This reminds me of the accredited investor definition question I've taught for going on 7 years now in Corporations. It amounts to: the US government restricts what investments you can make, but if you're an accredited investor (read: "rich person") then you can invest in riskier things, like venture capital or hedge funds. Each year I ask students for a show of hands on what they think of this rule. There are 2 ways to look at it. One is that it is a vital means of protecting the general public from taking irresponsible risks they shouldn't be allowed to take. The other is that different rules apply for the wealthy: they get access to the sweet deals, and the rest of us have our noses pressed up against the glass. In 2008-09, the students subscribed to the first view; in 2005-06, the second.
I agree with David in agreeing with Campos: law schools are a form of social sorting. If you likewise agree, that means doing away with T3 and T4 schools means doing away with access to the legal profession for a whole swath of people. Maybe most of them shouldn't be lawyers in the first place. That argument has lots of resonance now--and forever if you think, like Larry Ribstein, that the legal market is permanently changing. But if the market shifts again, and lawyers are back in demand, then without these T3 and T4 schools, there will be a lot of people with their noses pressed up against the glass, clamoring to be lawyers and mad that they can't be.
Howdy! I am getting on a plane to go to Malawi, so I will have the pleasure of reading these posts at a later time. I'm sorry to miss the forum, but I'm glad that this timely topic won't have to wait until I get back. So, I have just enough time to pose some questions that I would love others to ponder:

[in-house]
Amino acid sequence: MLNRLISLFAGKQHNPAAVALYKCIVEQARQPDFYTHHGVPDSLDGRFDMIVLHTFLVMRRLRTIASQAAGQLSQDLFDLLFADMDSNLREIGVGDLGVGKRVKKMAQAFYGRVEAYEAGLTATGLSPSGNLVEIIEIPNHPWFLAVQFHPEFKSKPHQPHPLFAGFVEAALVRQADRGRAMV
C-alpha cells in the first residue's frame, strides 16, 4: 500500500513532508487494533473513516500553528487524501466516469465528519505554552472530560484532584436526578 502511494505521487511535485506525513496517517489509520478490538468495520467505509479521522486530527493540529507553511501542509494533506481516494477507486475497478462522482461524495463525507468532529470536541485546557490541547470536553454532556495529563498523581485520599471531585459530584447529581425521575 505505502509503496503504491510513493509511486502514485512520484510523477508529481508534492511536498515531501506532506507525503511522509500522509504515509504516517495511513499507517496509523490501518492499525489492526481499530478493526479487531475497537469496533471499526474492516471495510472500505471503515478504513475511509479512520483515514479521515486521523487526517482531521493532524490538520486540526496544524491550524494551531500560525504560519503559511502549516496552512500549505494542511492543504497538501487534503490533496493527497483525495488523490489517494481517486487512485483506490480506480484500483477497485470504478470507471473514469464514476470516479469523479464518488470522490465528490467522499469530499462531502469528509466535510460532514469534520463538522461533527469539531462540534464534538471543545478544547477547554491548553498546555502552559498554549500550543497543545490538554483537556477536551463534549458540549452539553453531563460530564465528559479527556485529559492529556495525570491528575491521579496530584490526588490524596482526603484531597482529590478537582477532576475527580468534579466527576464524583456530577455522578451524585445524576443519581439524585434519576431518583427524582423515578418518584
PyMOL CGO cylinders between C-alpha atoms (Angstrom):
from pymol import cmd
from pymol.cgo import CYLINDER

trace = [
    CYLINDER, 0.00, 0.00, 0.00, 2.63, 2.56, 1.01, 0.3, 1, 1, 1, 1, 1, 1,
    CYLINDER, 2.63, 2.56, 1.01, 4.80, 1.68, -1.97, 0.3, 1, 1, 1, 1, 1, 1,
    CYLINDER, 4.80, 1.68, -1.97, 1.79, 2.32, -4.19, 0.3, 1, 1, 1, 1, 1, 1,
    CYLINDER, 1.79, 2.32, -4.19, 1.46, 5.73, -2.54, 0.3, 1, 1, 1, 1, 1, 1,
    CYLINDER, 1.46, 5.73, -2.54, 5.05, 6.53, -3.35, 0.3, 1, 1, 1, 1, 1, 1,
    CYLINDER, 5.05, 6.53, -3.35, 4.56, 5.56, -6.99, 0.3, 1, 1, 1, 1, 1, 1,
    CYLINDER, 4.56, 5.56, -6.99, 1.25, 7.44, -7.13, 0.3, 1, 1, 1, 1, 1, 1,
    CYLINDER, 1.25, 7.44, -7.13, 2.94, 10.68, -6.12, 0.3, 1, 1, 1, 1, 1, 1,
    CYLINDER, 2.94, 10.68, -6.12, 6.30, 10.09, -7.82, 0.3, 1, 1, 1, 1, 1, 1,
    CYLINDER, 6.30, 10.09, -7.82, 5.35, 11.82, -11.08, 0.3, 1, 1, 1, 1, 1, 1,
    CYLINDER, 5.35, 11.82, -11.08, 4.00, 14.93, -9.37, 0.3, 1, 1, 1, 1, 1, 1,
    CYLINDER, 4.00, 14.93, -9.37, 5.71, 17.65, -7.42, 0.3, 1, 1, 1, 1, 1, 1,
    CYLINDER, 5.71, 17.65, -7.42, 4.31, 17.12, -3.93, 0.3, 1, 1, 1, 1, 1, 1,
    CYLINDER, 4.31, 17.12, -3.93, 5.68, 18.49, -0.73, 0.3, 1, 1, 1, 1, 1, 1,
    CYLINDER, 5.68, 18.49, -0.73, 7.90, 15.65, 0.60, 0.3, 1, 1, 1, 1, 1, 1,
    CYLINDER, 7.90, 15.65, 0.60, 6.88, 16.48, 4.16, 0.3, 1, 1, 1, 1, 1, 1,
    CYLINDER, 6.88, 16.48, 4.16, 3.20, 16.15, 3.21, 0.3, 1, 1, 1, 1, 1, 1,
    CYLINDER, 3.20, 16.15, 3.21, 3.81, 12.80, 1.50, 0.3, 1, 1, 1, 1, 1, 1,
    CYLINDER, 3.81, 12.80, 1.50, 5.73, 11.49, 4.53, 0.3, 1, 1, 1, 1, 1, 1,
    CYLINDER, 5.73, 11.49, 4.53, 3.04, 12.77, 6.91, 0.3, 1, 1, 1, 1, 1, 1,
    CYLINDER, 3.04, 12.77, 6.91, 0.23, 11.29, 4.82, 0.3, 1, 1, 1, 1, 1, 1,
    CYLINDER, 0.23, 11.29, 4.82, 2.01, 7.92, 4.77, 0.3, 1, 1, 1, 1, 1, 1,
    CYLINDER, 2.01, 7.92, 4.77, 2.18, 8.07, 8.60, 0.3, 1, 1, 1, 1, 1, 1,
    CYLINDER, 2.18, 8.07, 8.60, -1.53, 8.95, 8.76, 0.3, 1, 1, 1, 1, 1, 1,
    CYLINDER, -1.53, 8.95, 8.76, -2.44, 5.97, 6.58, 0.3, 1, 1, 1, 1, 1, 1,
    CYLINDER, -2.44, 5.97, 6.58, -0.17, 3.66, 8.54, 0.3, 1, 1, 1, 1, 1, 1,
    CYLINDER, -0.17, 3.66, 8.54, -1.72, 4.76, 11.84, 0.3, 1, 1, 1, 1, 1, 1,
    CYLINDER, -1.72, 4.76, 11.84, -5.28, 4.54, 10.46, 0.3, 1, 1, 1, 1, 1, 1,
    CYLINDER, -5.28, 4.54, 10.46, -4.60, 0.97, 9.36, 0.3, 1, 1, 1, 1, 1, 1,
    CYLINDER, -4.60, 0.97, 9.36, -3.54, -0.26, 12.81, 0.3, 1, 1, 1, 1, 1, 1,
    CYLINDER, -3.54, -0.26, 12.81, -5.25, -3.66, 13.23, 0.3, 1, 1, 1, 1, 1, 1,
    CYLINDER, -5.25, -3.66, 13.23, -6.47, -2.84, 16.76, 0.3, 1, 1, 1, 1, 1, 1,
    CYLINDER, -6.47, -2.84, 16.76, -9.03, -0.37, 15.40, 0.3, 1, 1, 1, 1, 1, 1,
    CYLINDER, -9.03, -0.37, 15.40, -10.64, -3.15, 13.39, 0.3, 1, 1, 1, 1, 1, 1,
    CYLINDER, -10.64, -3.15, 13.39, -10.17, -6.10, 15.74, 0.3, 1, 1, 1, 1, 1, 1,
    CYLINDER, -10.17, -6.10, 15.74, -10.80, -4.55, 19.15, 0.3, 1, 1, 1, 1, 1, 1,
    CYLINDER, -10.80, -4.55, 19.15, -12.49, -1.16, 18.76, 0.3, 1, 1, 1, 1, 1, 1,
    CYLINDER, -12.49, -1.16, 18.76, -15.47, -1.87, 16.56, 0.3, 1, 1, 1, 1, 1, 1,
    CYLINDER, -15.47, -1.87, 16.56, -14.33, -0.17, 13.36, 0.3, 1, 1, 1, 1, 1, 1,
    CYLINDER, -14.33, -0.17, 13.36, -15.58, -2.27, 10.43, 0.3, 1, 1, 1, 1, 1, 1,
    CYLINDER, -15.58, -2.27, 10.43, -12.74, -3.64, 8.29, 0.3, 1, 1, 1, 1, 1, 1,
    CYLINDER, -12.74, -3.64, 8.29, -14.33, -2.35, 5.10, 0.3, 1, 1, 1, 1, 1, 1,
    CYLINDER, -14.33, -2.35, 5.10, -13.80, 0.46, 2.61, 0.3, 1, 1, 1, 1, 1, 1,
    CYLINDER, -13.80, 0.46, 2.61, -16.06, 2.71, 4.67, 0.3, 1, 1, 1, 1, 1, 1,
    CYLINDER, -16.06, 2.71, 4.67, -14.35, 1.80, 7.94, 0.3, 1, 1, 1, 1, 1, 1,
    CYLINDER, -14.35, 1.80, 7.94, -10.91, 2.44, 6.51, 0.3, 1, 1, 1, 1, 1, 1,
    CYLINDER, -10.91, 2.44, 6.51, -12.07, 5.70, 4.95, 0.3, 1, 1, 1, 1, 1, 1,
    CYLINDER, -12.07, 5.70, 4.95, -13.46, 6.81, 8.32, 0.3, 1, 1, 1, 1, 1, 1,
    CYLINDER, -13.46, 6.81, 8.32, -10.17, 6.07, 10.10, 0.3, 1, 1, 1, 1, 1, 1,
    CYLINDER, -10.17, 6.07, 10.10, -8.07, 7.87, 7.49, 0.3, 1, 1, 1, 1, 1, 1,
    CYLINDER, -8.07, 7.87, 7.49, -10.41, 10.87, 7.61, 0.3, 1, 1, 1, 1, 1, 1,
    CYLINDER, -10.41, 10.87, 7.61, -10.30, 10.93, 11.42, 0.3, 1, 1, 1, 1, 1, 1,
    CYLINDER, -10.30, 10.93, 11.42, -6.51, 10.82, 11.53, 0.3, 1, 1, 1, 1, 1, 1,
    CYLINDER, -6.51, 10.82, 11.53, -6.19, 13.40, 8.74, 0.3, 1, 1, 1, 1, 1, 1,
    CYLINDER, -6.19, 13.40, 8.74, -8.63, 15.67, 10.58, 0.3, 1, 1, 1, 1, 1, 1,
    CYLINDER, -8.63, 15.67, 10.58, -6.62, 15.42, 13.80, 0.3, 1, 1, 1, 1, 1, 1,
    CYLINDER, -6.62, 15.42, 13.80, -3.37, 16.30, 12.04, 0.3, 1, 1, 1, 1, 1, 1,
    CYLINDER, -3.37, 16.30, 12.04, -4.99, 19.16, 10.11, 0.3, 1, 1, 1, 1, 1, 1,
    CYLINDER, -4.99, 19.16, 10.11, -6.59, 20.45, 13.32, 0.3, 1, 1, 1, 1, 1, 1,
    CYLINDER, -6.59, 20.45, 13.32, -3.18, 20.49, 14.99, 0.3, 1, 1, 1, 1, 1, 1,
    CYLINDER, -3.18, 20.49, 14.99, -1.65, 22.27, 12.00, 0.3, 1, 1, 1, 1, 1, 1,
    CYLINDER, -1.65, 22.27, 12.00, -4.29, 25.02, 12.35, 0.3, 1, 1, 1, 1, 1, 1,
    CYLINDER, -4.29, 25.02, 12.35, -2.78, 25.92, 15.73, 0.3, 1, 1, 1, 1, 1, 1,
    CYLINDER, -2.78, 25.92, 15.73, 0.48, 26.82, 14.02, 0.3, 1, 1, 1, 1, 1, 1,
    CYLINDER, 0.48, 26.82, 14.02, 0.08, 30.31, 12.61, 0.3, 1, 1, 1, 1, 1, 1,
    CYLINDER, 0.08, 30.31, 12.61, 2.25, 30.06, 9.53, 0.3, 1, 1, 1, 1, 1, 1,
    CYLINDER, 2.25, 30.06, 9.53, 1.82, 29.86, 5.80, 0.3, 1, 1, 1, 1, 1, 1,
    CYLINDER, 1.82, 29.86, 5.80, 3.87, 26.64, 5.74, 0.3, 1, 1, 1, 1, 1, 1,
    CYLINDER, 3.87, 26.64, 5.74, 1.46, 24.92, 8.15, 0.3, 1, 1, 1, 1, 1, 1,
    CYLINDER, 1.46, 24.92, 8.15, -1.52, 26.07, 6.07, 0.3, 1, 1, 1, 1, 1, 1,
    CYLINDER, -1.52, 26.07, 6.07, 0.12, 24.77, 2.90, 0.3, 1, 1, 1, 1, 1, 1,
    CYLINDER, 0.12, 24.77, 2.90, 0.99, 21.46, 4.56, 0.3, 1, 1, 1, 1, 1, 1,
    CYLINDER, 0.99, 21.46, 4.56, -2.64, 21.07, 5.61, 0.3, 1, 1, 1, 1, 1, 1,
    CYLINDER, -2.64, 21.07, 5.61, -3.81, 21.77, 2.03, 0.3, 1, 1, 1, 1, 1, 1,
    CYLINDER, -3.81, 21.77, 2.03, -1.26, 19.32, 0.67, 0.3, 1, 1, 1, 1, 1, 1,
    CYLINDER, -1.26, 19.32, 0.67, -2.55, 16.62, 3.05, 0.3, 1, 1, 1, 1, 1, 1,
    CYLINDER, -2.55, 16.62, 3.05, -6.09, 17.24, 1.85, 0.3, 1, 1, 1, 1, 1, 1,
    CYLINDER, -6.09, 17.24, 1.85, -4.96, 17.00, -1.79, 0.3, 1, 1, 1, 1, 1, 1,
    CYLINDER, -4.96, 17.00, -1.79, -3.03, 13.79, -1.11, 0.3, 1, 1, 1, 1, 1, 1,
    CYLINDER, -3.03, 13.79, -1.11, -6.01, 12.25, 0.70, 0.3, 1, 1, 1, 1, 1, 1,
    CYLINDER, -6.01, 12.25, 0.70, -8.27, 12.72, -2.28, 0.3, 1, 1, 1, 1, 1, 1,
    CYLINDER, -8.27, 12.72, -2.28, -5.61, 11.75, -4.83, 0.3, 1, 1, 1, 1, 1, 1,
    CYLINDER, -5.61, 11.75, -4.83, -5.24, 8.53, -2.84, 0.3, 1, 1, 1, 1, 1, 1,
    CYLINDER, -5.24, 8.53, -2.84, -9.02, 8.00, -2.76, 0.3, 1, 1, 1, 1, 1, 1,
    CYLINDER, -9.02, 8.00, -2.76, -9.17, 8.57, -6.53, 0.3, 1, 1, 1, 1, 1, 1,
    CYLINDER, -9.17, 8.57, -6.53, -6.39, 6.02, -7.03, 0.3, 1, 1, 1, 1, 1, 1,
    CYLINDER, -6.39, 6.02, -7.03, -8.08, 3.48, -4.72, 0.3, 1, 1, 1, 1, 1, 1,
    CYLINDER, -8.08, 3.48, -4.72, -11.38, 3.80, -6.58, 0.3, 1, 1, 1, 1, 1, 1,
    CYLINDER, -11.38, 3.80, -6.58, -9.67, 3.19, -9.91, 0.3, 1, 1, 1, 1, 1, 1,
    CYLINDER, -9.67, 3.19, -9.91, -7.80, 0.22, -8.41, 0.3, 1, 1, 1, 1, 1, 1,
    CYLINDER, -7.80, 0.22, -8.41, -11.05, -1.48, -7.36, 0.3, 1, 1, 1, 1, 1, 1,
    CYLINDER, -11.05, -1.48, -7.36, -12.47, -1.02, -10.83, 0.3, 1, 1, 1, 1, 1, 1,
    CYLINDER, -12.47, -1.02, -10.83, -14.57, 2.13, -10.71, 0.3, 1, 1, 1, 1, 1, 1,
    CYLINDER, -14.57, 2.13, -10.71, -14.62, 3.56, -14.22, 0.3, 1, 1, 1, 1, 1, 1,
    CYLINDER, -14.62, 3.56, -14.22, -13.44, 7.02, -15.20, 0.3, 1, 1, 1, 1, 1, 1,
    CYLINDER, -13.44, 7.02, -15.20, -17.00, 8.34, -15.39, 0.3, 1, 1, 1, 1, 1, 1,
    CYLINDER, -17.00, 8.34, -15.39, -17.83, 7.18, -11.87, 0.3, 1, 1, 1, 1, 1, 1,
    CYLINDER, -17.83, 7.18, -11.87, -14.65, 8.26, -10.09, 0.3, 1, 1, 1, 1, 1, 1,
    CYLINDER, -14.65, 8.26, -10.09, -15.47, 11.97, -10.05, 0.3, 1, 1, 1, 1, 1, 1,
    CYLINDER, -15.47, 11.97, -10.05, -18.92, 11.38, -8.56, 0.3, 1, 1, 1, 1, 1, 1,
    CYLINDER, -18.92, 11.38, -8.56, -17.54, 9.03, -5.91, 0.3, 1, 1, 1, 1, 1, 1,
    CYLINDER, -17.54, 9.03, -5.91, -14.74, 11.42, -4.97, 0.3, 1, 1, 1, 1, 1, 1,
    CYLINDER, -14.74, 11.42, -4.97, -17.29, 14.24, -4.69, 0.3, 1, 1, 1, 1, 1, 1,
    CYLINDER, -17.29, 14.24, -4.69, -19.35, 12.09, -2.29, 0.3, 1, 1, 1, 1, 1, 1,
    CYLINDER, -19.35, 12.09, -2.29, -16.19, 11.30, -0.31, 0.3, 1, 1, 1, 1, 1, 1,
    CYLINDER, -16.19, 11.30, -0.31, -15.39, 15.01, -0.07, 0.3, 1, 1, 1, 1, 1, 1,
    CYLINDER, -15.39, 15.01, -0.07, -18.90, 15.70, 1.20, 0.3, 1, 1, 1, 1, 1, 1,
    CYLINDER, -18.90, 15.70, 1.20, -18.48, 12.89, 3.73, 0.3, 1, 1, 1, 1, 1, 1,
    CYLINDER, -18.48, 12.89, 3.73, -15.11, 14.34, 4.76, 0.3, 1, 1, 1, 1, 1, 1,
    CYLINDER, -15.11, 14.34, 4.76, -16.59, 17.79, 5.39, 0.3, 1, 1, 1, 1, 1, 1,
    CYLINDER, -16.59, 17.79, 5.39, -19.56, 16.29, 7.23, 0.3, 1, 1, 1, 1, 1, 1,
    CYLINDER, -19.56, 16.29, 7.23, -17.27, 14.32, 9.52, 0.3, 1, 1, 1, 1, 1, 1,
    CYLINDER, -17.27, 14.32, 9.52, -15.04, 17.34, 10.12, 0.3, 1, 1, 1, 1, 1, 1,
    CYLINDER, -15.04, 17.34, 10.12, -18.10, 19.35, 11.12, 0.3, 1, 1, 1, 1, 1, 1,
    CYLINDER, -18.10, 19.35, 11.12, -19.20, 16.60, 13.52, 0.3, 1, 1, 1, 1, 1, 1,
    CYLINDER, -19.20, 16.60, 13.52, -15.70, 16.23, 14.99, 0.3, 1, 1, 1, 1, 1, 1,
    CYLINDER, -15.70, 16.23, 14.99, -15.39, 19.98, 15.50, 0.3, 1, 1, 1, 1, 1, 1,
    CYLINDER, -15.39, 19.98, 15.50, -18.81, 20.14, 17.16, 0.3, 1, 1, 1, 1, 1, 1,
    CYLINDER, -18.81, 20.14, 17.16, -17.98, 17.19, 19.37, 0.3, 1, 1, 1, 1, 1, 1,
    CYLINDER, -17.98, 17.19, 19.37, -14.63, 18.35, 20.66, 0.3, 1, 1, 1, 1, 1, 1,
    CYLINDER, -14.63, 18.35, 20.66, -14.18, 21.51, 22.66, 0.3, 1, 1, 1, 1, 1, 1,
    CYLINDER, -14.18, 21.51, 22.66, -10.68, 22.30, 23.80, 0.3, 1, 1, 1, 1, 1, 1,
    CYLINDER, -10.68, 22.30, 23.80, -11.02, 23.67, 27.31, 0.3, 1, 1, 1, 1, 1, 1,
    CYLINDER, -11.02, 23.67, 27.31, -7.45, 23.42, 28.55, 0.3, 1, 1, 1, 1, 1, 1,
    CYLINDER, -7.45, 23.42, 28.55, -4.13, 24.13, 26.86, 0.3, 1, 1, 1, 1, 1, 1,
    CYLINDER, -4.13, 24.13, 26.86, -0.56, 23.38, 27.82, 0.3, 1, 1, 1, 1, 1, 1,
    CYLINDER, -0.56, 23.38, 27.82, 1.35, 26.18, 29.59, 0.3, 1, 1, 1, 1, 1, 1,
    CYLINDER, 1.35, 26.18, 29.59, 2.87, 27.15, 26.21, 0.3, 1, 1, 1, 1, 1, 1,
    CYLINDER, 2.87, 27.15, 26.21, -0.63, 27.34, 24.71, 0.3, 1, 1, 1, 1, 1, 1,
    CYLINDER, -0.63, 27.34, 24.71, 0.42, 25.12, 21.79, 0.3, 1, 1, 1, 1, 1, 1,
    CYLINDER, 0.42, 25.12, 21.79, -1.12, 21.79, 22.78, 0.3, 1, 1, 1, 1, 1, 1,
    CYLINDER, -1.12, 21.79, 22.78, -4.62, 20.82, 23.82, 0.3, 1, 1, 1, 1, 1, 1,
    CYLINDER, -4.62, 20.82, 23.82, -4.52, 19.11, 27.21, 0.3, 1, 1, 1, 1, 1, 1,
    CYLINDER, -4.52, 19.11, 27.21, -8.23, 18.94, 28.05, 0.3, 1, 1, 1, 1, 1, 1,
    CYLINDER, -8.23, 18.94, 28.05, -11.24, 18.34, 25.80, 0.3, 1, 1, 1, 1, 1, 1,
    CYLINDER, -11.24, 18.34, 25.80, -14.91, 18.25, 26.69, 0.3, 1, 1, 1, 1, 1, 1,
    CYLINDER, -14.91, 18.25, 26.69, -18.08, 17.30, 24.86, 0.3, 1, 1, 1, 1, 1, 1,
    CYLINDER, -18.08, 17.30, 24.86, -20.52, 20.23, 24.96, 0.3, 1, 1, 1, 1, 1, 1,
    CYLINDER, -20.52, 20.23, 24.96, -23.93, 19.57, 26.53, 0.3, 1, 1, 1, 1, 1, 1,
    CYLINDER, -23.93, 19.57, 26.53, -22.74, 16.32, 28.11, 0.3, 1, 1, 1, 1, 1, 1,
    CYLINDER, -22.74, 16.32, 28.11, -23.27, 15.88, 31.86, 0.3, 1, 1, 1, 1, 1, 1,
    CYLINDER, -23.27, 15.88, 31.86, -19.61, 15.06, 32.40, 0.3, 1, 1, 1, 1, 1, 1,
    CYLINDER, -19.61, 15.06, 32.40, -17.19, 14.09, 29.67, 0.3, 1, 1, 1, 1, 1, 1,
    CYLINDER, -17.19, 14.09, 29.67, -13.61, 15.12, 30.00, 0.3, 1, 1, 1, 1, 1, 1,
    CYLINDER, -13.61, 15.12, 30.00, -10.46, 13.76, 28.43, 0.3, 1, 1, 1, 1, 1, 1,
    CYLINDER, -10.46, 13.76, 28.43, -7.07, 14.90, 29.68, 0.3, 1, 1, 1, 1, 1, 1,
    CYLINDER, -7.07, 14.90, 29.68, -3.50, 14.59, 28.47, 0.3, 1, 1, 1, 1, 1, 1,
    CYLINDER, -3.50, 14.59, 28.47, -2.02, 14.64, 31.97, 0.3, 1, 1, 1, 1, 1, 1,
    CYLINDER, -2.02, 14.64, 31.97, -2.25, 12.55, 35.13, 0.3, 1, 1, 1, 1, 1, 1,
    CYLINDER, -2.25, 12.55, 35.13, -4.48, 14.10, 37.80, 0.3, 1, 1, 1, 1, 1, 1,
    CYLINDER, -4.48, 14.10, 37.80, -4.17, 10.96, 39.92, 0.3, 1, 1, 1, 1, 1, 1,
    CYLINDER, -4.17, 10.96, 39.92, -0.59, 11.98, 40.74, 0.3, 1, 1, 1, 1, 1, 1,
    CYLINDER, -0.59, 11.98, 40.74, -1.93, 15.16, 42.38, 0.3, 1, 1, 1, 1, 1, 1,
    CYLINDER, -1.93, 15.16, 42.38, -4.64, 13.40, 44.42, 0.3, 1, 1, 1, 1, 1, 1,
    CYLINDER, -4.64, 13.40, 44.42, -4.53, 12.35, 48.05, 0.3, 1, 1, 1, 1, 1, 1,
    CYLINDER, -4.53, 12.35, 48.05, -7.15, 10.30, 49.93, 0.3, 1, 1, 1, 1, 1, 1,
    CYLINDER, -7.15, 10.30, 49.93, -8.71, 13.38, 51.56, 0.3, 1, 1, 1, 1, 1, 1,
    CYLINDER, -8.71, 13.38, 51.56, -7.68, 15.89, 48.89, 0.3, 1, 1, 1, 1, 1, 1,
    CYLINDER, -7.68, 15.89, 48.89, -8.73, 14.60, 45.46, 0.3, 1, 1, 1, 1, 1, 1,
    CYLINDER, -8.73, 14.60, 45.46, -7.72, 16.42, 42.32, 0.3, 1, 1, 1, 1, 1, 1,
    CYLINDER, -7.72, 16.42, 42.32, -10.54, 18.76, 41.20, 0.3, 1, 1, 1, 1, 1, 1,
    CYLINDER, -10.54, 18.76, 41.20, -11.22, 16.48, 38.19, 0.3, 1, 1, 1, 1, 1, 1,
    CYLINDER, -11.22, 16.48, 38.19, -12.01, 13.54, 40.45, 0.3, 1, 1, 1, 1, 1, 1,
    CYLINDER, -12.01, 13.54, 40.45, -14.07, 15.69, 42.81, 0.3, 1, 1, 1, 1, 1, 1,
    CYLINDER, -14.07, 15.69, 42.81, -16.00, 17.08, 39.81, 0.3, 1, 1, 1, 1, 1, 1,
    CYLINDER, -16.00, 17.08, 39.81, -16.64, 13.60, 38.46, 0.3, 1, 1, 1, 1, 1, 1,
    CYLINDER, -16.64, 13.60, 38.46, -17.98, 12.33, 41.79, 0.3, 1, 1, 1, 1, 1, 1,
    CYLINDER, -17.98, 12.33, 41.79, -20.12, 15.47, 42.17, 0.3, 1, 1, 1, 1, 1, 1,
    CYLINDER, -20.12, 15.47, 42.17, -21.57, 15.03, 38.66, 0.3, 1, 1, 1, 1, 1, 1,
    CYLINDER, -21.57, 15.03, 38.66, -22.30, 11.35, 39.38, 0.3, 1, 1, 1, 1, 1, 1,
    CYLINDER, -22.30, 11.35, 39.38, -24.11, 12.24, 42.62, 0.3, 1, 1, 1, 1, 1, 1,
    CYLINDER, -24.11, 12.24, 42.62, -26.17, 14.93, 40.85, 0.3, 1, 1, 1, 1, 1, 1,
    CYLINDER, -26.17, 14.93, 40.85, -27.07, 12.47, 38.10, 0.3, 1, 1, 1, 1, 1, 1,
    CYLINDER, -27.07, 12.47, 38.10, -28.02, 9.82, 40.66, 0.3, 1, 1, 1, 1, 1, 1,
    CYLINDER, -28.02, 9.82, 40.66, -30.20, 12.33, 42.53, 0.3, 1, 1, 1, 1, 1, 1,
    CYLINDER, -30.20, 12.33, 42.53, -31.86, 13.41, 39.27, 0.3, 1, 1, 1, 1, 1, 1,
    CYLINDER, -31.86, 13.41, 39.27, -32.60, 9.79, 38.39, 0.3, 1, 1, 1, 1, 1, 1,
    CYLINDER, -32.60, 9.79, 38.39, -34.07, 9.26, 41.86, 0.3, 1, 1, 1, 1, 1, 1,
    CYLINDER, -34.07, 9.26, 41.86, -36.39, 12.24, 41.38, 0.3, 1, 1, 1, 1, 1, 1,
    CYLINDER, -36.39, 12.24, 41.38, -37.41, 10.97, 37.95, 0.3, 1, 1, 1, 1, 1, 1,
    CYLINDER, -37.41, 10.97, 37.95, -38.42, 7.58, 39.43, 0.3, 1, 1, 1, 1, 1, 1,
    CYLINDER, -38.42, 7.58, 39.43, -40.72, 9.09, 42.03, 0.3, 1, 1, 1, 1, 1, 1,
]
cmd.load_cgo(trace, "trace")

1. So, what are law schools supposed to do? Anonymous Law Prof isn't a big fan of modern scholarship, but my cliched question after reading all of his very informative posts is "So, what is the normative uptake?" ALS has done a good job of describing the main problem (though I don't agree with all of his commentary on the whys, wherefores and results), but what is the prescription? His commenters are enjoying the therapeutic exercise of placing blame and exposing bad outcomes, but at some point we need to talk about the solution, besides "more transparency," which seems to be on the road to happening.
2. Relatedly, what are law professors supposed to do? ALS calls himself a whistleblower, which to us corporate types is another word for co-conspirator turned informant. ALS believes there is a fraud occurring, and he believes we are all co-conspirators, not innocent bystanders. So, how do we "withdraw from the conspiracy" (besides just blogging about it).